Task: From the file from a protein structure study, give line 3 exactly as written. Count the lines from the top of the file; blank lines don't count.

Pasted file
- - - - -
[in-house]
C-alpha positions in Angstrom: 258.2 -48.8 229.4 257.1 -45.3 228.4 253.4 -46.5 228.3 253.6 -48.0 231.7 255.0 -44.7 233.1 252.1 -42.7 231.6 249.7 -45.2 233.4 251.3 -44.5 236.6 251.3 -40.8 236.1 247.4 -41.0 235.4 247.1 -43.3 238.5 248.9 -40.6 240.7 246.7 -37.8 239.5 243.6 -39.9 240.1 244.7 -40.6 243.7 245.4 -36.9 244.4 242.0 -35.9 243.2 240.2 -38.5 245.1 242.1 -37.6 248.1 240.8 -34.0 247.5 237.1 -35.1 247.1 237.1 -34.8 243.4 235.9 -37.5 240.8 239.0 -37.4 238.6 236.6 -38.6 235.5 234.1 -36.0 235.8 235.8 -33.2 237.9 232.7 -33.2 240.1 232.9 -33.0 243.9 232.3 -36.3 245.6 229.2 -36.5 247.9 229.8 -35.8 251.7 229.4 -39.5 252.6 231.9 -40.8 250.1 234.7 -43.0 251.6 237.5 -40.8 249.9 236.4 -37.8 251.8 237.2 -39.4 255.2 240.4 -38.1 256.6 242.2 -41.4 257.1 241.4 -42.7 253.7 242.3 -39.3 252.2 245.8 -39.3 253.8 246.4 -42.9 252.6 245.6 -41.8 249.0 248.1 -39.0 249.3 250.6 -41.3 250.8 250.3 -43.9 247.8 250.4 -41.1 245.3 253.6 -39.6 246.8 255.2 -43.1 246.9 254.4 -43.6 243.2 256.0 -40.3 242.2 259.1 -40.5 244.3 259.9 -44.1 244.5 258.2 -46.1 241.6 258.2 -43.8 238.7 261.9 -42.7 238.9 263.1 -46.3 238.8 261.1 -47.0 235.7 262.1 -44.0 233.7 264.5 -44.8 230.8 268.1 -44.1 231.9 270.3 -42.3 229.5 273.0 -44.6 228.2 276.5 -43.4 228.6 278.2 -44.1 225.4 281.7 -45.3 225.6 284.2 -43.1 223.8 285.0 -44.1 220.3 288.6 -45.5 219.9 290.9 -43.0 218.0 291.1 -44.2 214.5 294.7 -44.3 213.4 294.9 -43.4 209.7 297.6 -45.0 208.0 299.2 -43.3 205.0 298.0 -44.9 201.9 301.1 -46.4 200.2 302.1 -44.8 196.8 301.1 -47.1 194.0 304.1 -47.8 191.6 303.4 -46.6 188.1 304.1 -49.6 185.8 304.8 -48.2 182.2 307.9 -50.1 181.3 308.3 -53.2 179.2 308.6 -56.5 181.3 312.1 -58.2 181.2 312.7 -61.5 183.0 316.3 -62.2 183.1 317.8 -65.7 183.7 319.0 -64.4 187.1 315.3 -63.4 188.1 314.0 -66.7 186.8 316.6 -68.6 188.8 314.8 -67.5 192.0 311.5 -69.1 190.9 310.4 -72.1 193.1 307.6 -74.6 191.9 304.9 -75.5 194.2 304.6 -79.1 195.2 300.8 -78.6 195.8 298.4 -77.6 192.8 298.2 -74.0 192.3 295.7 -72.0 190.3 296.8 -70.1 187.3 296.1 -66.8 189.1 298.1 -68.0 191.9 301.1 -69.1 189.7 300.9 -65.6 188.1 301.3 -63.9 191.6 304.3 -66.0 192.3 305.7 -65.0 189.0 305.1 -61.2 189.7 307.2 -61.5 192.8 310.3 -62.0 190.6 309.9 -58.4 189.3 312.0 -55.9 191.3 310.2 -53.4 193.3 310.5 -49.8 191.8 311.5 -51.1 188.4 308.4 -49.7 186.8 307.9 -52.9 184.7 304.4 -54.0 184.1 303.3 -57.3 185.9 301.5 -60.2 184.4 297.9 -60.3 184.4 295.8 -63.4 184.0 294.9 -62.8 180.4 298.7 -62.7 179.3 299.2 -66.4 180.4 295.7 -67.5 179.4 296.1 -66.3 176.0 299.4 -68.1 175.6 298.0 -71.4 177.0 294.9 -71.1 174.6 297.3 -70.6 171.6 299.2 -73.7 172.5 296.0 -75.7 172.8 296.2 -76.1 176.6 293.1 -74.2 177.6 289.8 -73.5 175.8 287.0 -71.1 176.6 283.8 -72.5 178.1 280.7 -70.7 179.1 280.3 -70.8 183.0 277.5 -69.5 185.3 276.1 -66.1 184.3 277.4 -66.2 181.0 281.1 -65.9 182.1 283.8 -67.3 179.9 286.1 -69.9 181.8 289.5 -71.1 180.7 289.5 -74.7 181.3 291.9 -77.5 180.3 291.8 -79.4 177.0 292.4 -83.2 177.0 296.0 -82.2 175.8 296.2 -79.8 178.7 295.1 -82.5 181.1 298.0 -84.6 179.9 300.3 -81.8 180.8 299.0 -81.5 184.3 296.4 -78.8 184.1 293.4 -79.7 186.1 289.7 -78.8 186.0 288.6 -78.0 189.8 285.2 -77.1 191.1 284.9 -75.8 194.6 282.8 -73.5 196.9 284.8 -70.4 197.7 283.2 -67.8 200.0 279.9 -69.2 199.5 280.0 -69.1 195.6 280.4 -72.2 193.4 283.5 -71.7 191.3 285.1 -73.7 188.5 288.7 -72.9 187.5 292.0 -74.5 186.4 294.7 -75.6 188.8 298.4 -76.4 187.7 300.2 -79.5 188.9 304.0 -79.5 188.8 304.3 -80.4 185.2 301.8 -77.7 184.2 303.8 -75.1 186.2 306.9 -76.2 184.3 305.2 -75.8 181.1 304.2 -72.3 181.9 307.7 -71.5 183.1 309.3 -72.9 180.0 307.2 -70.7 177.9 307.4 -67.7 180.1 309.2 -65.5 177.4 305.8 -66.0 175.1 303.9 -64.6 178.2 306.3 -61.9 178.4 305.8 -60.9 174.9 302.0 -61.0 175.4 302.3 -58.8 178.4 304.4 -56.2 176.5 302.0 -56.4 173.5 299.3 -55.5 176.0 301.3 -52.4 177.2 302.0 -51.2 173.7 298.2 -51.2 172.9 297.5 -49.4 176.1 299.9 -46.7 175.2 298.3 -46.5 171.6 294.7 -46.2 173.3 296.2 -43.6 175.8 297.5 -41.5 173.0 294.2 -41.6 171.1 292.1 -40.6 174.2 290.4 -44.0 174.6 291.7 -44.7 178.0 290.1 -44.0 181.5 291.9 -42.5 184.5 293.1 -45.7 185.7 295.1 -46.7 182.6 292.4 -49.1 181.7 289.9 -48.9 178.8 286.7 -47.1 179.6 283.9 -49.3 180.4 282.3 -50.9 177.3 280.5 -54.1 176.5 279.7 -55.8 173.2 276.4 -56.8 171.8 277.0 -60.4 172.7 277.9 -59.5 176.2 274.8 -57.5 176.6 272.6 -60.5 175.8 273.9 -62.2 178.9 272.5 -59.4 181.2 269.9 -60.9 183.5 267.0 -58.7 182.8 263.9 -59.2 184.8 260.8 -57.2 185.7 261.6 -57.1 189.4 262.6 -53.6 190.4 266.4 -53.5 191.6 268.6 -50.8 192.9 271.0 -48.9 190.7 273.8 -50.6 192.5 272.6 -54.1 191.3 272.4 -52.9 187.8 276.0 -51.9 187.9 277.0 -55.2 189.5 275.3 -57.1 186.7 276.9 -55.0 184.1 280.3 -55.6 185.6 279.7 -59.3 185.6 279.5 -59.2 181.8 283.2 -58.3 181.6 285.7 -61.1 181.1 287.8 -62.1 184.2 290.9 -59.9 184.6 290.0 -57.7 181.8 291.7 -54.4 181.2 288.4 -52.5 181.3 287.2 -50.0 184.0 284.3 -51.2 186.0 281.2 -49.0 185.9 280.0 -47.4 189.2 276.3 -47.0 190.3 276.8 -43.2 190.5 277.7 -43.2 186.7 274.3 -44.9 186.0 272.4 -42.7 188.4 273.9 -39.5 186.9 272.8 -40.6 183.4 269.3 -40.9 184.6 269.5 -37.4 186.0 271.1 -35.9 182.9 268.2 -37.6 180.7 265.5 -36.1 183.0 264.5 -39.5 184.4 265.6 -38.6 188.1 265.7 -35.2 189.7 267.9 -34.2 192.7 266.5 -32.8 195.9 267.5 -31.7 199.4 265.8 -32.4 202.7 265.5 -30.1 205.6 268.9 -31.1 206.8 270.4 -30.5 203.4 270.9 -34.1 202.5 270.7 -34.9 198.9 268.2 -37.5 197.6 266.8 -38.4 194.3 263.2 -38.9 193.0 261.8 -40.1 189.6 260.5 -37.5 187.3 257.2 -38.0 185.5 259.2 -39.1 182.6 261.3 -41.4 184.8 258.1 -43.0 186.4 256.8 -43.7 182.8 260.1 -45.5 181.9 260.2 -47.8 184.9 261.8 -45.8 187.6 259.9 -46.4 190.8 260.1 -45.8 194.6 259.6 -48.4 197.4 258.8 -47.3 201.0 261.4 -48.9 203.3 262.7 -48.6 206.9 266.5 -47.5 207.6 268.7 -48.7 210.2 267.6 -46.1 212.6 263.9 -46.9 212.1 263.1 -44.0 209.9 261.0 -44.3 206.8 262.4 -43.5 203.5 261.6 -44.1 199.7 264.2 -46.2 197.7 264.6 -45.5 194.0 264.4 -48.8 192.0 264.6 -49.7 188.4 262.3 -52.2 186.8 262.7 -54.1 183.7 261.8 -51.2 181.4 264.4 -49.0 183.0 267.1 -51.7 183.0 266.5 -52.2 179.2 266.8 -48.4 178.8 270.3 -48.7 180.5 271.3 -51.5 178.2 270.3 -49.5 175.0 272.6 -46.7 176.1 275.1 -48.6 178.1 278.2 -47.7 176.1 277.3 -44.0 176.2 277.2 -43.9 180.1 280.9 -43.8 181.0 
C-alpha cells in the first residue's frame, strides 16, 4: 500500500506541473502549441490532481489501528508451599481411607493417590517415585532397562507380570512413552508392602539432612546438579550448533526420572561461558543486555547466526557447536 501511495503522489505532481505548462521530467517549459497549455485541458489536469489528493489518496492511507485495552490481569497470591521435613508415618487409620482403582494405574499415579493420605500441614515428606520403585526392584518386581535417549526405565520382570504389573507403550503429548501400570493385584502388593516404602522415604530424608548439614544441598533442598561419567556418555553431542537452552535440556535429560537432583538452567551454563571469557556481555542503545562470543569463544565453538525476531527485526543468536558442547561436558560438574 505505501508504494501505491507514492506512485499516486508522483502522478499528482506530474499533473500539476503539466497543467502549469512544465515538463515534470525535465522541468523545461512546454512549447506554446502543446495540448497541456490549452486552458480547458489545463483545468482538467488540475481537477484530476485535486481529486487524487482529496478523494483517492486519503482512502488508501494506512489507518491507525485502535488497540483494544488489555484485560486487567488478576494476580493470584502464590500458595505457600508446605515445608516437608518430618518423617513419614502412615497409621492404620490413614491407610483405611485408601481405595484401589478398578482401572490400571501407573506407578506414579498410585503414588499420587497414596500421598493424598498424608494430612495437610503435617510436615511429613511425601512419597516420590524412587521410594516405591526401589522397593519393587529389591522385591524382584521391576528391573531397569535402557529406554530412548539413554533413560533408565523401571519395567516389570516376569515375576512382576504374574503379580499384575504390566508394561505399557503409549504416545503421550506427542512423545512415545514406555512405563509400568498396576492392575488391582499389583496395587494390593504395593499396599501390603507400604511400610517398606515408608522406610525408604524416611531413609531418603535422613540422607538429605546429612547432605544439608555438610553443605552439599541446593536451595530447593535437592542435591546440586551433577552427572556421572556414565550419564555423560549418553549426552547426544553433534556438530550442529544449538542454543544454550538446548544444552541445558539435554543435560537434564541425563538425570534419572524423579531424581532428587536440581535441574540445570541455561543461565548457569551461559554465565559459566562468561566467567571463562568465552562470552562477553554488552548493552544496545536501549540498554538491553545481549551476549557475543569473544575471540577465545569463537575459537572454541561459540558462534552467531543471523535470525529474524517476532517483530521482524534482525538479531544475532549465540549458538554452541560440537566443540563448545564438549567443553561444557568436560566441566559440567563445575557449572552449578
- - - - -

C-alpha cells in the first residue's frame, strides 16, 4: 500500500506541473502549441490532481489501528508451599481411607493417590517415585532397562507380570512413552508392602539432612546438579550448533526420572561461558543486555547466526557447536 501511495503522489505532481505548462521530467517549459497549455485541458489536469489528493489518496492511507485495552490481569497470591521435613508415618487409620482403582494405574499415579493420605500441614515428606520403585526392584518386581535417549526405565520382570504389573507403550503429548501400570493385584502388593516404602522415604530424608548439614544441598533442598561419567556418555553431542537452552535440556535429560537432583538452567551454563571469557556481555542503545562470543569463544565453538525476531527485526543468536558442547561436558560438574 505505501508504494501505491507514492506512485499516486508522483502522478499528482506530474499533473500539476503539466497543467502549469512544465515538463515534470525535465522541468523545461512546454512549447506554446502543446495540448497541456490549452486552458480547458489545463483545468482538467488540475481537477484530476485535486481529486487524487482529496478523494483517492486519503482512502488508501494506512489507518491507525485502535488497540483494544488489555484485560486487567488478576494476580493470584502464590500458595505457600508446605515445608516437608518430618518423617513419614502412615497409621492404620490413614491407610483405611485408601481405595484401589478398578482401572490400571501407573506407578506414579498410585503414588499420587497414596500421598493424598498424608494430612495437610503435617510436615511429613511425601512419597516420590524412587521410594516405591526401589522397593519393587529389591522385591524382584521391576528391573531397569535402557529406554530412548539413554533413560533408565523401571519395567516389570516376569515375576512382576504374574503379580499384575504390566508394561505399557503409549504416545503421550506427542512423545512415545514406555512405563509400568498396576492392575488391582499389583496395587494390593504395593499396599501390603507400604511400610517398606515408608522406610525408604524416611531413609531418603535422613540422607538429605546429612547432605544439608555438610553443605552439599541446593536451595530447593535437592542435591546440586551433577552427572556421572556414565550419564555423560549418553549426552547426544553433534556438530550442529544449538542454543544454550538446548544444552541445558539435554543435560537434564541425563538425570534419572524423579531424581532428587536440581535441574540445570541455561543461565548457569551461559554465565559459566562468561566467567571463562568465552562470552562477553554488552548493552544496545536501549540498554538491553545481549551476549557475543569473544575471540577465545569463537575459537572454541561459540558462534552467531543471523535470525529474524517476532517483530521482524534482525538479531544475532549465540549458538554452541560440537566443540563448545564438549567443553561444557568436560566441566559440567563445575557449572552449578